What is Early Math
Math in early learning sets the stage for a child’s ability to comprehend logic and the abstract at an early age. “The term “early math” refers to a broad range of basic concepts such as counting (1, 2, 3); quantity (more, fewer); shapes (circles, squares, triangles); spatial relations (over, under); measurement (tall, short; bigger, smaller); and patterns (red, blue, red, blue). Because children are naturally curious, they explore these concepts as they interact with their environment. Infants begin to learn math before they can sit up. They notice differences in quantity, they compare the shape and size of objects, and they use early math concepts when they play and in other aspects of their daily lives. https://www.edimpactlab.com/api/sitecore/MediaLibrary/ActualDownload?fileId=%7B3360C48F-576D-44A8-AB63-EA259BABC359%7D&fileName=Developing%20Math%20Skills%20Early%20Childhood.pdf&fileData=Developing%20Math%20Skills%20Early%20Childhood.pdf%20-%20%7B3360C48F-576D-44A8-AB63-EA259BABC359%7D&fileMime=application%2Fpdf
Why is Early Math Important?
Activities to Foster Development of Early Math Skills:
Math Games and Activities:
- Use puzzles, building blocks for stacking and manipulating, board games, and card games. Chutes and Ladders, Pop the Pig, Hi Ho Cherry-O and Candyland are great beginning games. Games with dice and number spinners reinforce counting.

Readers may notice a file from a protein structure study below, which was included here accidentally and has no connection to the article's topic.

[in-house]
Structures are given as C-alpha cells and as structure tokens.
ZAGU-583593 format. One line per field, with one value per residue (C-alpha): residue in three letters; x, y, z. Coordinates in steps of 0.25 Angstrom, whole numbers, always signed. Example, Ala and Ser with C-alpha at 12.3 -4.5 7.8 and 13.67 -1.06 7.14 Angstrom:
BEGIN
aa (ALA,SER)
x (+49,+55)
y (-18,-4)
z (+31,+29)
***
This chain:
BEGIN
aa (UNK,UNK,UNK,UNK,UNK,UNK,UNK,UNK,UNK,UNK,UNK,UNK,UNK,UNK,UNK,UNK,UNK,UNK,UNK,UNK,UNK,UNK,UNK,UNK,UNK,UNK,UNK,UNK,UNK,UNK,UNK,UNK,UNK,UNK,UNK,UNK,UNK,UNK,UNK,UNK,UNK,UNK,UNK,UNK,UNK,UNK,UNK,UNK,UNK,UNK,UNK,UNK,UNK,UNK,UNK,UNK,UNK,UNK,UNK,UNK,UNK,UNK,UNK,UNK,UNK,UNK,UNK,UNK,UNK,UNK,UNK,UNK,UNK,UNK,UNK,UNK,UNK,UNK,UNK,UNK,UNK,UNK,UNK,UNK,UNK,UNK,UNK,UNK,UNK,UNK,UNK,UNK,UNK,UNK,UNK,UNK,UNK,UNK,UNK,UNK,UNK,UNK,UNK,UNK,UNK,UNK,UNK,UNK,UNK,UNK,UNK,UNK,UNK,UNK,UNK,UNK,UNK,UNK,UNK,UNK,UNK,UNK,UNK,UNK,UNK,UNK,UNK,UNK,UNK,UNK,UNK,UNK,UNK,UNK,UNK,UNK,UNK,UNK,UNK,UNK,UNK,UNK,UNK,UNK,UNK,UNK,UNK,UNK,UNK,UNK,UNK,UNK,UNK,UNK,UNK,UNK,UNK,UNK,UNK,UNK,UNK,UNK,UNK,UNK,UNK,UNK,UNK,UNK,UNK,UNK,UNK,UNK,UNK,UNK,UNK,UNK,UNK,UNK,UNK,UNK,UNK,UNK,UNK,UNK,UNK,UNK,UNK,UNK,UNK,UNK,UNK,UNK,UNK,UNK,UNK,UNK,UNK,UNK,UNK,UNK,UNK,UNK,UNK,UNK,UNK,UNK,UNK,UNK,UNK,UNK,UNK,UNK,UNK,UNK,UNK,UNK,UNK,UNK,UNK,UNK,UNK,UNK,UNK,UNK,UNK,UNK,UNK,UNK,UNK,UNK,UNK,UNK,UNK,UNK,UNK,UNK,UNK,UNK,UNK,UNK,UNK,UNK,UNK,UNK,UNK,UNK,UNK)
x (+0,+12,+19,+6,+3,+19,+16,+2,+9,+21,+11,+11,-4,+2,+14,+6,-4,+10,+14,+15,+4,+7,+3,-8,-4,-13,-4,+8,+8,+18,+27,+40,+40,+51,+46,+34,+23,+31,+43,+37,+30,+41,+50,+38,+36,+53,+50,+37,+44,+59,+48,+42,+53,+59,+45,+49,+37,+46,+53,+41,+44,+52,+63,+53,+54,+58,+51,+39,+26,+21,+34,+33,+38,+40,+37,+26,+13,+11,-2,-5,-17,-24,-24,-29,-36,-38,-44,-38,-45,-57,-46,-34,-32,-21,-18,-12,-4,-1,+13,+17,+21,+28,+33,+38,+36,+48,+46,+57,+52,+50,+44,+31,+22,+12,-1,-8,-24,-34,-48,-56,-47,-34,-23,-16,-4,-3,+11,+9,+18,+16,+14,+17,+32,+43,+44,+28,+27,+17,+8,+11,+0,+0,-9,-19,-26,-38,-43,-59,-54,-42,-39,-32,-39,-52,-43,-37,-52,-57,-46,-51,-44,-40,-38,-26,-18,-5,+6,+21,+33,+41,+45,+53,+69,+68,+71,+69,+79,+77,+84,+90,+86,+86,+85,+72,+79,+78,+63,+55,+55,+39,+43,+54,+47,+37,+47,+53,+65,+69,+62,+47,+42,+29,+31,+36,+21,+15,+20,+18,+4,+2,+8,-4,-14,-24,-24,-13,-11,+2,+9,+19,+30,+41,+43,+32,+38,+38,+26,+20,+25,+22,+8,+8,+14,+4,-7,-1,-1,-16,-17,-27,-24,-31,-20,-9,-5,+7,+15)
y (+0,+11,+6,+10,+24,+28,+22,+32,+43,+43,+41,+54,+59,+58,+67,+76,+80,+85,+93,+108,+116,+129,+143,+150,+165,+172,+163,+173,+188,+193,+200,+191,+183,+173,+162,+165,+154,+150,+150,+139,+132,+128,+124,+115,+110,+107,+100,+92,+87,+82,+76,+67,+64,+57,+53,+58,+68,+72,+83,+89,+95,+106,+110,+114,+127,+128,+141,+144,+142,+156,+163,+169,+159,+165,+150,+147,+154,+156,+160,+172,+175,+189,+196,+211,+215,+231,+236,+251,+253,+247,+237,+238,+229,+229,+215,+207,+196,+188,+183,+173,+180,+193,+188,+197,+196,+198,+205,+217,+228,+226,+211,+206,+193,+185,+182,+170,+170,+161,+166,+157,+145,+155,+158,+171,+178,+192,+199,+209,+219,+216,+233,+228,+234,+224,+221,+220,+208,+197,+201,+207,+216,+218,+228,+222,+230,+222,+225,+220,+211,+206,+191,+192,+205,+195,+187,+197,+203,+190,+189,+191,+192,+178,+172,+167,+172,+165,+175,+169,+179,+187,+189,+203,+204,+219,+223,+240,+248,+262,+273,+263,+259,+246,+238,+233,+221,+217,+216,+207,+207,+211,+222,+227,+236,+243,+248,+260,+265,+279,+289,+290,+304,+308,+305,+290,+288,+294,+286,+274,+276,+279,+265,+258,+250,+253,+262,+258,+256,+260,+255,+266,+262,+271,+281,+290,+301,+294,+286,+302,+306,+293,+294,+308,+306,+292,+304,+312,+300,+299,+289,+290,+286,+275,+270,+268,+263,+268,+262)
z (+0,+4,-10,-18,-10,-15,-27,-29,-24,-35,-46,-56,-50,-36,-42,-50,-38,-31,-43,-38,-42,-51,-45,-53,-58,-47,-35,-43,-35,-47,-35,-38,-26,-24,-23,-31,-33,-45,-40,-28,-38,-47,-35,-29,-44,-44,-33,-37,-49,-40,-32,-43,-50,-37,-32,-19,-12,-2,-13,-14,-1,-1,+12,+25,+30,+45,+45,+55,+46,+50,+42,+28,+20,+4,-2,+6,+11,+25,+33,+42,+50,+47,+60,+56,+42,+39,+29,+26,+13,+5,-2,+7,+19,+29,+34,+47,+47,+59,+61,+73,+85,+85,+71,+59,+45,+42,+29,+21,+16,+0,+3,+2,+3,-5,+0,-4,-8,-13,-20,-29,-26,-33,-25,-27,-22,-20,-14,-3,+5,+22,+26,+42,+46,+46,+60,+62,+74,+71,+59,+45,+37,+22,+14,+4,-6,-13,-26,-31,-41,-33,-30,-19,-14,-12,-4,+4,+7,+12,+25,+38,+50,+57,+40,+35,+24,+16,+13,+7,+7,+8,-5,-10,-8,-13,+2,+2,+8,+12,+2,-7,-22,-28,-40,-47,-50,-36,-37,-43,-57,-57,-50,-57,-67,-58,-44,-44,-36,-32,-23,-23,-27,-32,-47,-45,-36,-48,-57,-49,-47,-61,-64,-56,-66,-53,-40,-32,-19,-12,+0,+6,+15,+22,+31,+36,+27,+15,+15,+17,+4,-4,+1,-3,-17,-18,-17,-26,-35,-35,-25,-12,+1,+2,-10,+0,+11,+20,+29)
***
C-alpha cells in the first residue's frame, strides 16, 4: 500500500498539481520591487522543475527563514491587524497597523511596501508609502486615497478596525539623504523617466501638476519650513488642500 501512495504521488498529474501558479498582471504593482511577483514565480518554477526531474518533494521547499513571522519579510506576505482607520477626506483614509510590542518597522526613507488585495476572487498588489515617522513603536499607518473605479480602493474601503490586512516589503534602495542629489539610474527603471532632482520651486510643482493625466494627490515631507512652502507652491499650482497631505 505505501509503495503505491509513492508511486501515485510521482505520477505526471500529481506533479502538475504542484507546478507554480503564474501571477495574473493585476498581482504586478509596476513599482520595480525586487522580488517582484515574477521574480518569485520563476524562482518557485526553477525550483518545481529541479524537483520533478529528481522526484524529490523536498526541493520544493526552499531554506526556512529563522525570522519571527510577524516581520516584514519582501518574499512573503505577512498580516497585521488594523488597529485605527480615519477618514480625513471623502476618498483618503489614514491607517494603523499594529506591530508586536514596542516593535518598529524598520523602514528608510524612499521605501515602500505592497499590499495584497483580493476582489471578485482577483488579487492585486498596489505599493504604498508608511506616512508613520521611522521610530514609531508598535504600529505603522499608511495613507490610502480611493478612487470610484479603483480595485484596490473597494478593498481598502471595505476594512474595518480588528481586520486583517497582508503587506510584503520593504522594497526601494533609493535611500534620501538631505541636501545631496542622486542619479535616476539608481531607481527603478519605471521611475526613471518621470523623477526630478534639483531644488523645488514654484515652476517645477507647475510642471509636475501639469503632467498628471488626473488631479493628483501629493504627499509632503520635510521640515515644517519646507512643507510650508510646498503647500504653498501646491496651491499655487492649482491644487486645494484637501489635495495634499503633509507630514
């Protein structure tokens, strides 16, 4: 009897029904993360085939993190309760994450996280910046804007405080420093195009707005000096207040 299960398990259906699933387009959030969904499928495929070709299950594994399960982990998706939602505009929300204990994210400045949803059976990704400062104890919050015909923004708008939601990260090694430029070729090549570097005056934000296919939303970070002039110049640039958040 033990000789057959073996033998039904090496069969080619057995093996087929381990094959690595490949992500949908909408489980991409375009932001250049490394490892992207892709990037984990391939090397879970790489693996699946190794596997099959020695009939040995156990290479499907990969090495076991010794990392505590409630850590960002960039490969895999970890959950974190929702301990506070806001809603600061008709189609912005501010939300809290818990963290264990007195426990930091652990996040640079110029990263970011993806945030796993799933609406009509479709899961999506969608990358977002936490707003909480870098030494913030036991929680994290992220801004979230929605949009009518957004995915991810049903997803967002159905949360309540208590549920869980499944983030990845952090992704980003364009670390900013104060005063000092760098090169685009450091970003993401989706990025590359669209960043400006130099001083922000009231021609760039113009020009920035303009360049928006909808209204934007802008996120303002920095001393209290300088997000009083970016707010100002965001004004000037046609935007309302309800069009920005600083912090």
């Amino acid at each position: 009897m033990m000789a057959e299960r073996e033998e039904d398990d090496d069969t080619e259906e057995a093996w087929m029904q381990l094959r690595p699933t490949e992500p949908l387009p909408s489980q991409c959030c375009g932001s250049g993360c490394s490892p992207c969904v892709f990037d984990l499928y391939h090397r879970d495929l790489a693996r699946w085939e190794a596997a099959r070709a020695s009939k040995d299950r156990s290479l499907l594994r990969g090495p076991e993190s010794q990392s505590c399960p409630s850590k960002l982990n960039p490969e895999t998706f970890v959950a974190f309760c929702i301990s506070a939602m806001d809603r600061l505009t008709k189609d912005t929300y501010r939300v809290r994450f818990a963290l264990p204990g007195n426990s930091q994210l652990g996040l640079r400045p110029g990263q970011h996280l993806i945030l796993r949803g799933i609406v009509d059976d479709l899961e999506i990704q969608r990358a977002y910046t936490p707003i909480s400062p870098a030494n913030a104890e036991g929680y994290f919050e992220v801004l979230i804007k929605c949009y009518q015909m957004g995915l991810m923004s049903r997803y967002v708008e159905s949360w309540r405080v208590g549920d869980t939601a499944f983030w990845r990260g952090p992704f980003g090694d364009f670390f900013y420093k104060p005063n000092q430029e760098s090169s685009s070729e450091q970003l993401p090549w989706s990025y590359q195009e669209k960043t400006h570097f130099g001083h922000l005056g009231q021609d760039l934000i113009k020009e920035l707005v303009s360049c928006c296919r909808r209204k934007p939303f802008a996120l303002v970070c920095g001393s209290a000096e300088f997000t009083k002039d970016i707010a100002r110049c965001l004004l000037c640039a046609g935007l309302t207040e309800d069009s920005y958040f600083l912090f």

- Use shape-sorters. Talk about each shape—count the sides, describe the colors.
- Count and sort. Gather together a basket of small toys, shells, pebbles or buttons. Count them and sort them based on size, color, or what they do (i.e., all the cars in one pile, all the animals in another).
- What size is it? Notice the sizes of objects in the world around you: That pink pocketbook is the biggest. The blue pocketbook is the smallest. Ask your child to think about his own size relative to other objects (“Do you fit under the table? Under the chair?”).
- You’re cookin’ now! Even young children can help fill, stir, and pour. Through these activities, children learn, quite naturally, to count, measure, add, and estimate.
- Sing songs that rhyme, repeat, or have numbers in them. Songs reinforce patterns (which is a math skill as well). They also are fun ways to practice language and foster social skills like cooperation.
- Use a calendar to talk about the date, the day of the week, and the weather. Calendars reinforce counting, sequences, and patterns.
- The long and the short of it. Cut a few (3–5) pieces of ribbon, yarn or paper in different lengths. Talk about ideas like long and short. With your child, put in order of longest to shortest.
- Pattern play. Have fun with patterns by letting children arrange dry macaroni, chunky beads, different types of dry cereal, or pieces of paper in different patterns or designs.
- Graphing games. As your child nears three and beyond, make a chart where your child can put a sticker each time it rains or each time it is sunny. At the end of a week, you can estimate together which column has more or less stickers, and count how many to be sure. (https://www.zerotothree.org/resources/299-help-your-child-develop-early-math-skills).